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Analog multimeter and ohmmeter


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Analog multimeter and ohmmeter

  2. 2. OHM-METER * ** *** • An ohmmeter is an electrical instrument that measures electrical resistance, the opposition to an electric current • It has a low degree of accuracy. The statement regarding accuracy is not intended in an unfavourable sense. • An ohmmeter is useful for determining the approximate resistance of circuit components such as heater elements or machine field coils , measuring and sorting of resistors used in electronic circuits , checking of semiconductor diodes
  3. 3. Operation of an Analog OHMMETER * ** *** • The purpose of an ohmmeter, of course, is to measure the resistance placed between its leads. This resistance reading is indicated through a mechanical meter movement which operates on electric current. • The ohmmeter must have an internal source of voltage to create the necessary current to operate the movement, and also have appropriate ranging resistors to allow just the right amount of current through the movement at any given resistance. • A more accurate type of ohmmeter has an electronic circuit that passes a constant current (I) through the resistance, and another circuit that measures the voltage (V) across the resistance. According to the following equation, derived from Ohm's Law, the value of the resistance (R) is given by R =V/I.
  4. 4. Problems of analog OHM-METER * ** *** • One major problem with this design is its reliance upon a stable battery voltage for accurate resistance reading. If the battery voltage decreases (as all chemical batteries do with age and use), the ohmmeter scale will lose accuracy. • With the series range resistor at a constant value and the battery voltage decreasing, the meter will no longer deflect full-scale to the right when the test leads are shorted together. • There are design techniques used to compensate for varying battery voltage, but they do not completely take care of the problem and are to be considered approximations at best. For this reason, and for the fact of the nonlinear scale, this type of ohmmeter is never considered to be a precision instrument.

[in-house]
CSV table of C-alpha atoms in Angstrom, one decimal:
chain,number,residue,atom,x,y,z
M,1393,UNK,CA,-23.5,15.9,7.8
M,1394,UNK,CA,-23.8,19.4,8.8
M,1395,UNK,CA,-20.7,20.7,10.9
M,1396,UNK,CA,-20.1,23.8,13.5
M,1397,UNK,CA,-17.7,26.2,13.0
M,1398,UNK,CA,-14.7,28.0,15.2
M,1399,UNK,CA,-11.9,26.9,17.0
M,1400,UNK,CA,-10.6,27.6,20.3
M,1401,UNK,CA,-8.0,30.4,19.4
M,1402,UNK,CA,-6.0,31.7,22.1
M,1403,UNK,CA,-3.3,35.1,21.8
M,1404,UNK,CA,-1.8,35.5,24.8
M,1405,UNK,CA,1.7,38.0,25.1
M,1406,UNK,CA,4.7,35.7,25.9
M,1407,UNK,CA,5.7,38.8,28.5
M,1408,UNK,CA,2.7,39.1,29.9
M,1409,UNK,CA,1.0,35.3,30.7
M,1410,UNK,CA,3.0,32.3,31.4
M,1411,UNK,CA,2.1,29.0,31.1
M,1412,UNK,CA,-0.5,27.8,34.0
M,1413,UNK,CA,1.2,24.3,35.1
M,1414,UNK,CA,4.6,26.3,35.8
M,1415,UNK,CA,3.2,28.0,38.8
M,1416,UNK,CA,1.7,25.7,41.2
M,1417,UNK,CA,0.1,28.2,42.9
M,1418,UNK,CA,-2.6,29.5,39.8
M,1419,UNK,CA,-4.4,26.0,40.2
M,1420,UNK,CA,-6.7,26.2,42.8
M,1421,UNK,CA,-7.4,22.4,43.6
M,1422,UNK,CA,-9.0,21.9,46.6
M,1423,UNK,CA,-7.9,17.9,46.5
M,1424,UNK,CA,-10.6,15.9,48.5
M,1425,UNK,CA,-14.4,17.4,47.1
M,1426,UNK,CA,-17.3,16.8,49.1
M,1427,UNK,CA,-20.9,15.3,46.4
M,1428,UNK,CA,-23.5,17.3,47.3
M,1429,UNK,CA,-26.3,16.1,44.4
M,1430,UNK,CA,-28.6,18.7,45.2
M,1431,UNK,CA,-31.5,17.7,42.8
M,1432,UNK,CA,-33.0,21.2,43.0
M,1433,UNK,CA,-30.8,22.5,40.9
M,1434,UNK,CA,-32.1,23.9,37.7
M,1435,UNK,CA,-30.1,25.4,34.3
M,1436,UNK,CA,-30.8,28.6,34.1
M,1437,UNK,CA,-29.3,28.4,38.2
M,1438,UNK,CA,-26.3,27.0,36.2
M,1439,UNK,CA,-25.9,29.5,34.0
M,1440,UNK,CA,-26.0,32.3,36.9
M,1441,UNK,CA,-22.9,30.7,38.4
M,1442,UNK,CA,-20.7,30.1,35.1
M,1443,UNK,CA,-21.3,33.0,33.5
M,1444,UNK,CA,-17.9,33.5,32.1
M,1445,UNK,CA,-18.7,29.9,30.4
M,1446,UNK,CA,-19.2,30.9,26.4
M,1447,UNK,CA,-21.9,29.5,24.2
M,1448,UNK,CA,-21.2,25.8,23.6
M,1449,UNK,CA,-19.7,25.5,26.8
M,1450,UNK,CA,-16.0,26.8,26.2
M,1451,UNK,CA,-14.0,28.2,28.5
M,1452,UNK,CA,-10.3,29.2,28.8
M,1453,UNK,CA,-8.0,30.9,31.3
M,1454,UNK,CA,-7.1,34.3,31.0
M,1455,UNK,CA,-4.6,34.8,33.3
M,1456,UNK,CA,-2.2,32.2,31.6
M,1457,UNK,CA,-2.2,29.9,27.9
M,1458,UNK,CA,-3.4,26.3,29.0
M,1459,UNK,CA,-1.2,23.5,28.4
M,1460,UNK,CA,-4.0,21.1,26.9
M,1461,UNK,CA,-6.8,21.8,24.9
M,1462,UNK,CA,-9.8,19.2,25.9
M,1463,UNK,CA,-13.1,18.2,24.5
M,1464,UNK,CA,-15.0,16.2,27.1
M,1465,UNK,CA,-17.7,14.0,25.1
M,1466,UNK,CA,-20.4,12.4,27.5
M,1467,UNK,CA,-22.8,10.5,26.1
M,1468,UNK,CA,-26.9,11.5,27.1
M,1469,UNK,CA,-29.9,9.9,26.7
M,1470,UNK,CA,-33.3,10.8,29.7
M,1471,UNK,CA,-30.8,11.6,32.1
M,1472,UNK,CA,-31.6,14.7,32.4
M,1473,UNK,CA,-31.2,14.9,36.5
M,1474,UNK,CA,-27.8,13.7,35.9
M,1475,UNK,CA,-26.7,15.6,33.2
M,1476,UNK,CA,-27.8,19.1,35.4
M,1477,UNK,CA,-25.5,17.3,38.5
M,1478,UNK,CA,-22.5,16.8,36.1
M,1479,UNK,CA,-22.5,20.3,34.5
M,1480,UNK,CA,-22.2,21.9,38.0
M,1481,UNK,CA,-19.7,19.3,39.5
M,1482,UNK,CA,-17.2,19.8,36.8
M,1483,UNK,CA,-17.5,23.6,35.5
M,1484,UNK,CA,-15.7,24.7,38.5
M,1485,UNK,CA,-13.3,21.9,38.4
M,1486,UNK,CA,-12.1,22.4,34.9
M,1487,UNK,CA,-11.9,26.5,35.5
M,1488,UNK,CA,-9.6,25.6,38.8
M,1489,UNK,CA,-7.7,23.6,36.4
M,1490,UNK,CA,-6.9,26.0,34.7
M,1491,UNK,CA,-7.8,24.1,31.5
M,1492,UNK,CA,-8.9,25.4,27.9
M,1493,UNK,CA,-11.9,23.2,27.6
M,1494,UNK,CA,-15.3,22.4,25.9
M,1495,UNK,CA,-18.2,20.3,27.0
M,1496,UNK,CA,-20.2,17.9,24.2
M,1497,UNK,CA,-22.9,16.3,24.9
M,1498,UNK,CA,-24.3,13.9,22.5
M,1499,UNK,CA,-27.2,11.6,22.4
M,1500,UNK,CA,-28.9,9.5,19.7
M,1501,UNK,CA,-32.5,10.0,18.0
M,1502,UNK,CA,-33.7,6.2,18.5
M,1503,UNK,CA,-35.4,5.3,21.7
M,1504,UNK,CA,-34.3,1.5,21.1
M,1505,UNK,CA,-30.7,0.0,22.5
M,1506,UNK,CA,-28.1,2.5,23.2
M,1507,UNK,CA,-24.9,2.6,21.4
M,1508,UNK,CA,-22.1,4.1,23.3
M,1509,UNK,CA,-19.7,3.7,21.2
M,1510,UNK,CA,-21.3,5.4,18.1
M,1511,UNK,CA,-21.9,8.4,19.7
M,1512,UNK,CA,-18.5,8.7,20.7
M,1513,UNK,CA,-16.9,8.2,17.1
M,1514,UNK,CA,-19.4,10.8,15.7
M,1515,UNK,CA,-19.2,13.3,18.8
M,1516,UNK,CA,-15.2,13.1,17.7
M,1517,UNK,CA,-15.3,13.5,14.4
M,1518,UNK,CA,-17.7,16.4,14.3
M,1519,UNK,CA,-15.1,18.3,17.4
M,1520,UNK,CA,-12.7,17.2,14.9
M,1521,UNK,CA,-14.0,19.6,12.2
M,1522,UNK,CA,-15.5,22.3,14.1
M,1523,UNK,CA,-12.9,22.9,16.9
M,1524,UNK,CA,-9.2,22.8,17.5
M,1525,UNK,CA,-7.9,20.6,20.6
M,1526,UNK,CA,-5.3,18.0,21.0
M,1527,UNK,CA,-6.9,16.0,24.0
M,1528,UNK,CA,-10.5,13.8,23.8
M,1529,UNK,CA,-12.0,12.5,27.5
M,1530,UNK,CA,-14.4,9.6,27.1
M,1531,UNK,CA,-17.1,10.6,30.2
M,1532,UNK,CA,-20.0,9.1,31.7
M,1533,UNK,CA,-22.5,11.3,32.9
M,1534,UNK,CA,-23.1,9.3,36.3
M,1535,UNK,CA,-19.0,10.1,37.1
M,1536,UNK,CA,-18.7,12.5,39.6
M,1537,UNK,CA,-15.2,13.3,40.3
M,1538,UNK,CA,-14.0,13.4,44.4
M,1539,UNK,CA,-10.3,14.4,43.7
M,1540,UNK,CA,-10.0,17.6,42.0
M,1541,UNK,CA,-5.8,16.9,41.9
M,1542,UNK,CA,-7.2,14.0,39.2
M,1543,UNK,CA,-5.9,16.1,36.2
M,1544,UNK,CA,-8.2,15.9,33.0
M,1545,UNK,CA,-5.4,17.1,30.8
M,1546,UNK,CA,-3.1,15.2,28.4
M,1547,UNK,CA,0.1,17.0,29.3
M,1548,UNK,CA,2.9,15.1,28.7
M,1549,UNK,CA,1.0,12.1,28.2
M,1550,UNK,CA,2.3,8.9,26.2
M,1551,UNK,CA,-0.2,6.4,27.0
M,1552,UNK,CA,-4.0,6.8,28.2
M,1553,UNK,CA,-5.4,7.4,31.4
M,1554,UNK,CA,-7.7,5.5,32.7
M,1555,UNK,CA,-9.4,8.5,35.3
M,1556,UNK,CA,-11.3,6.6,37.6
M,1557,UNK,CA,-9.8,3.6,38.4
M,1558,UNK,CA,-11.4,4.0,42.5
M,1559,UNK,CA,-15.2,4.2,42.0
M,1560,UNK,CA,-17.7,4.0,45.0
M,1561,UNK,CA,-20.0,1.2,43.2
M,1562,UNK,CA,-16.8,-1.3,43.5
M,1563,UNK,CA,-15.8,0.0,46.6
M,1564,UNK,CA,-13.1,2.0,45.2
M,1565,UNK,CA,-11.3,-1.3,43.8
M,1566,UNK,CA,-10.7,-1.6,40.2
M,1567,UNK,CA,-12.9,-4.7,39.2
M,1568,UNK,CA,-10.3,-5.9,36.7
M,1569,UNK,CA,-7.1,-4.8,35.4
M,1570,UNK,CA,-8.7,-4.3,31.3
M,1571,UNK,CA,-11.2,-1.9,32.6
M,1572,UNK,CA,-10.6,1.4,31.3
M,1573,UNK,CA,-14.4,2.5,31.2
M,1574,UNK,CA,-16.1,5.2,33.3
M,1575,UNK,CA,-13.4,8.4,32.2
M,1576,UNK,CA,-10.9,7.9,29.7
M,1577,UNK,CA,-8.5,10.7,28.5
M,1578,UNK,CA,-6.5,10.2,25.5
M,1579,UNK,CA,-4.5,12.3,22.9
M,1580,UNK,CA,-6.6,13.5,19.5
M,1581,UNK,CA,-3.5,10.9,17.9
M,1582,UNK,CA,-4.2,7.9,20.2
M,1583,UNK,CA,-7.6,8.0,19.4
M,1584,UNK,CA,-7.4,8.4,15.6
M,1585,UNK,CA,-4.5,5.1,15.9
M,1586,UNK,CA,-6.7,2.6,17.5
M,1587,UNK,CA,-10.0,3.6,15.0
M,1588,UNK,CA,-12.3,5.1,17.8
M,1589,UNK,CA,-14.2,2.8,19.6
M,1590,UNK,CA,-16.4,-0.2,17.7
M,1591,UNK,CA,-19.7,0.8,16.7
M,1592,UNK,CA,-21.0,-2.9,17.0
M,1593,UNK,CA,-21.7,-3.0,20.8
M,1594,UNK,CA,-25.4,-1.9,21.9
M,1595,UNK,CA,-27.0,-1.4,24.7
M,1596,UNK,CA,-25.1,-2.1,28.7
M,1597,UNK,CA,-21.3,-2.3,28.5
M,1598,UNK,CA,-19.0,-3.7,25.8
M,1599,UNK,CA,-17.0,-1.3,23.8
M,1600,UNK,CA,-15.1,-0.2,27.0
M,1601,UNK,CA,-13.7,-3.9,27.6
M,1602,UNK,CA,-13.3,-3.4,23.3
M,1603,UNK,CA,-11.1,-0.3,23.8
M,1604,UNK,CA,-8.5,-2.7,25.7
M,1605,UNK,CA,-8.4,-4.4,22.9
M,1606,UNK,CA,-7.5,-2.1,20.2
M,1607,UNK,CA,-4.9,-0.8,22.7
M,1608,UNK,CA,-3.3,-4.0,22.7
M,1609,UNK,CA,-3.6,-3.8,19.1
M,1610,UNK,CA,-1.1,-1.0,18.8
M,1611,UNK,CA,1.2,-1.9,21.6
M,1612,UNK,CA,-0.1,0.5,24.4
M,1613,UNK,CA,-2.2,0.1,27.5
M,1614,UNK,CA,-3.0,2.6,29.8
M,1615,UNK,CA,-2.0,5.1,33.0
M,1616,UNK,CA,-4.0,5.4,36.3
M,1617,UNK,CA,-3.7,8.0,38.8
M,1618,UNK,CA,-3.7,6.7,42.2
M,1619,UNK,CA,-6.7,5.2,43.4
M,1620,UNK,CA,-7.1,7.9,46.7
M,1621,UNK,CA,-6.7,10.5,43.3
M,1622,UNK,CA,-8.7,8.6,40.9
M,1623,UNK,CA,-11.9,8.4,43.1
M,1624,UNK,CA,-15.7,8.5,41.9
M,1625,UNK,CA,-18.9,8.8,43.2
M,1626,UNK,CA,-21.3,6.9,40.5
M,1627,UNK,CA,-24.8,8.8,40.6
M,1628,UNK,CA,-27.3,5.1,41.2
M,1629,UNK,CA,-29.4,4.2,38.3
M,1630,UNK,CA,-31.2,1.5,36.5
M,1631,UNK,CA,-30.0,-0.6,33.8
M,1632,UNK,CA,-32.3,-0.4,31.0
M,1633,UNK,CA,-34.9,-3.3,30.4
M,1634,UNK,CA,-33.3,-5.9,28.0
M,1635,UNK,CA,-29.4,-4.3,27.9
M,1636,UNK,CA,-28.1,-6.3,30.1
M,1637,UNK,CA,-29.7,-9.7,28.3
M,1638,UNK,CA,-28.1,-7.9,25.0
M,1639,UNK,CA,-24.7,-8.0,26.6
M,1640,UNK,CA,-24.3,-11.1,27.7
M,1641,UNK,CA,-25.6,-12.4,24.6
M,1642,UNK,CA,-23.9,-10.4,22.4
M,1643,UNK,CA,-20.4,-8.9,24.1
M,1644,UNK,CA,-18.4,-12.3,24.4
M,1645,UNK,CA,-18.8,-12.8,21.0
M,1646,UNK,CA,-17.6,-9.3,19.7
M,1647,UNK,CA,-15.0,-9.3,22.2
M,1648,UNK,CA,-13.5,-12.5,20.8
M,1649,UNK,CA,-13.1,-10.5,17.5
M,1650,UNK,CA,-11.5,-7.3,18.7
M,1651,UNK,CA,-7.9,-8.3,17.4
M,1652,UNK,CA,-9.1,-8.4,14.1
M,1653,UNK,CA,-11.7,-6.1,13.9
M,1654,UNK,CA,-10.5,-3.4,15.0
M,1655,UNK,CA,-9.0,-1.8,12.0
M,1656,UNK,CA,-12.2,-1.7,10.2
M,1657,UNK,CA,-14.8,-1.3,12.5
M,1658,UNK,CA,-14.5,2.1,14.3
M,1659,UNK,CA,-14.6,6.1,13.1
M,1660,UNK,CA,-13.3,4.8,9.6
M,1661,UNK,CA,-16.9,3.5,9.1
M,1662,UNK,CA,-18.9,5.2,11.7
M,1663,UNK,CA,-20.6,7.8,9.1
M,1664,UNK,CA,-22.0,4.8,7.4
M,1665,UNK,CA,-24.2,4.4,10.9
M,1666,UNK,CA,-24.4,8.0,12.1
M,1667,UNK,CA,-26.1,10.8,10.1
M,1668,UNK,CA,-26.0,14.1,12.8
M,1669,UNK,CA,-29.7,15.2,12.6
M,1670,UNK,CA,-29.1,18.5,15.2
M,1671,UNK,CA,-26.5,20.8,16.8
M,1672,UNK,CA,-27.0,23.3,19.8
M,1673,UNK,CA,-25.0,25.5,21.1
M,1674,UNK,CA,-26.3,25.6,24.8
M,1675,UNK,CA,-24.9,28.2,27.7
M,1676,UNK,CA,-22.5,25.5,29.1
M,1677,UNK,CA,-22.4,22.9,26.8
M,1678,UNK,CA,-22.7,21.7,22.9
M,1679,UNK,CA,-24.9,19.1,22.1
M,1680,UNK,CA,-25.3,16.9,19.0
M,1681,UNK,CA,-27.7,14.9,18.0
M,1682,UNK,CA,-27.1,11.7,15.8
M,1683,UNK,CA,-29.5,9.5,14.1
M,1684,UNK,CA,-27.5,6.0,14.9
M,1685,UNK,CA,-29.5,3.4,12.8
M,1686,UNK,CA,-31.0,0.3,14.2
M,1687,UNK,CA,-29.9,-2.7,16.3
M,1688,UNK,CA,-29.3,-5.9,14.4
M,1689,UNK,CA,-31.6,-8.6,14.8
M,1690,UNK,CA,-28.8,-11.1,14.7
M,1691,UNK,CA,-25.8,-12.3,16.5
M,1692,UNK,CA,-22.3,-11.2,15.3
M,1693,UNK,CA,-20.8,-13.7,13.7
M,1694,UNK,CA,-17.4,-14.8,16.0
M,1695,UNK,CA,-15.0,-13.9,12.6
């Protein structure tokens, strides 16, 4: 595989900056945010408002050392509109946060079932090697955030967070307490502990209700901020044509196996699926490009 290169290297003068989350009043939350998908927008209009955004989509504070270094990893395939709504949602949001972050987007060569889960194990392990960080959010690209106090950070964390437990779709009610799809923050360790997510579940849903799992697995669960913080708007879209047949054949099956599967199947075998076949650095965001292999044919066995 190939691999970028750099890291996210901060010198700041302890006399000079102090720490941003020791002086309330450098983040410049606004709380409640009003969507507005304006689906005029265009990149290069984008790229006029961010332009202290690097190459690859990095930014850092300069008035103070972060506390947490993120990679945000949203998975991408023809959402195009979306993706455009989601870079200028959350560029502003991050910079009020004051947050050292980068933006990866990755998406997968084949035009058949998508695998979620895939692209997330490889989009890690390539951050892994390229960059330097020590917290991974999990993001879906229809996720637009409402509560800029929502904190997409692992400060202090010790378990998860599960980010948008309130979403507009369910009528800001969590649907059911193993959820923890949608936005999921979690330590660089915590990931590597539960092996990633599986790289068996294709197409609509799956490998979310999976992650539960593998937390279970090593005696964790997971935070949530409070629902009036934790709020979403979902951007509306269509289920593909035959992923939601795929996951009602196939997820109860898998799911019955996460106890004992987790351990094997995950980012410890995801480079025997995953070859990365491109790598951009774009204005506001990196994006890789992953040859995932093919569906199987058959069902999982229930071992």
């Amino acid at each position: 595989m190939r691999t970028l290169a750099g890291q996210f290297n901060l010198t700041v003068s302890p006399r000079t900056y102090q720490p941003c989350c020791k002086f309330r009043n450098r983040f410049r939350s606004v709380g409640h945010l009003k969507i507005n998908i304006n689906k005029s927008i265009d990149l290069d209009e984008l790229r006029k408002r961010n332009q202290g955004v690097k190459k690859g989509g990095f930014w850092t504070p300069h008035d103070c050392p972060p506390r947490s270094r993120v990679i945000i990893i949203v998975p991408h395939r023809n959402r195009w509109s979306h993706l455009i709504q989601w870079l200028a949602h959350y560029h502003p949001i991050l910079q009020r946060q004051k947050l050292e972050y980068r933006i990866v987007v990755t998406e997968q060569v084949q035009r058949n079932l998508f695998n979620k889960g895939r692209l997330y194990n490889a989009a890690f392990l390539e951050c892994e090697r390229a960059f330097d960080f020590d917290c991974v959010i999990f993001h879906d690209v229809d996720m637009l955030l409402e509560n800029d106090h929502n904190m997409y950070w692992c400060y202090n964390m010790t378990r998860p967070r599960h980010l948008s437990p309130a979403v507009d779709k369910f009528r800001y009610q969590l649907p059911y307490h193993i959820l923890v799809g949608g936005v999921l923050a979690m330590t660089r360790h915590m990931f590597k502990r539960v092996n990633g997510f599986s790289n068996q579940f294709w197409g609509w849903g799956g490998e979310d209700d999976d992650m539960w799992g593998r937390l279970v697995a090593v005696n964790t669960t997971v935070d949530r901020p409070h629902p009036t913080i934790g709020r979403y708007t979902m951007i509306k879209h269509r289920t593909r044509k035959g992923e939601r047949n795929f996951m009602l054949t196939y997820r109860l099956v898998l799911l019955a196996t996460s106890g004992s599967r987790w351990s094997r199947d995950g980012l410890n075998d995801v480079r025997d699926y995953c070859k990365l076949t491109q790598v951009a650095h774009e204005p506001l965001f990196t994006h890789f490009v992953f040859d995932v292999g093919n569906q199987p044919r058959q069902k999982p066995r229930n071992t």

5. 5. MULTIMETERS • A multimeter or a multitester, also known as a VOM (Volt-Ohm meter) is * ** *** an electronic measuring instrument used to measure voltage, current, and resistance in one unit. • Analog multimeters use a microammeter whose pointer moves over a scale calibrated for all the different measurements that can be made. • While Digital multimeters display the measured value in numerals. • Digital multimeters are now far more common than analog ones, but analog multimeters are still preferable in some cases, for example when monitoring a rapidly-varying value.
  7. 7. ANALOG MULTIMETER * ** *** • The main part of an analog multi meter is the D’Arsonval meter movement also known as the permanent-magnet moving-coil (PMMC) movement. • When the meter current ‘Im’ flows in the wire coil, a magnetic field is produced in the coil. This electrically induced magnetic field interacts with the magnetic field of the horseshoe-type permanent magnet. • The result of such an interaction is a force causing a mechanical torque to be exerted on the coil. Since the coil is wound and permanently fixed on a rotating cylindrical drum as shown.
  8. 8. ANALOG MULTIMETER * ** ** • Each meter movement is characterized by two electrical quantities : R.m & I.fs. the electrical circuit symbol of the meter movement that will be as shown • The PMMC movement cannot be used directly for ac measurements since the inertia of PMMC acts as an average. Because ac current has zero average value and it produces a torque that has also zero average value. • In order to make ac measurements, a bridge rectifier circuit is combined with PMMC as shown
  9. 9. WORKING OF ANALOG MULTIMETER • The deflection of the pointer in the D’Arsonval meter movement is proportional to the meter current I. Therefore, this instrument can be used to measure current. Ammeter • To increase the full-scale voltage range of the movement when functioning as a voltmeter, the meter movement current Im has to be lowered. This can easily be achieved by inserting a large Voltmeter resistance, called the multiplier resistance • If the meter movement current Im is somehow made to be proportional to the value of an unknown resistance to be measured, the meter's scale can be calibrated to read resistance directly. Here, a voltage source (e.g., a Ohmmeter battery) must be added to the meter’s circuit to drive the current necessary for the deflection of the pointer.
  10. 10. Resolution & Accuracy of Analog Multimeter * ** *** • Resolution of analog multimeters is limited by the width of the scale pointer, parallax, vibration of the pointer, the accuracy of printing of scales, zero calibration, number of ranges, and errors due to non-horizontal use of the mechanical display • Accuracy of readings obtained is also often compromised by miscounting division markings, errors in arithmetic, parallax observation errors, and less than perfect eyesight. • Mirrored scales and larger meter movements are used to improve resolution and accuracy.
  11. 11. References:    A Course in Electrical and Electronic Measurement and Instrumentation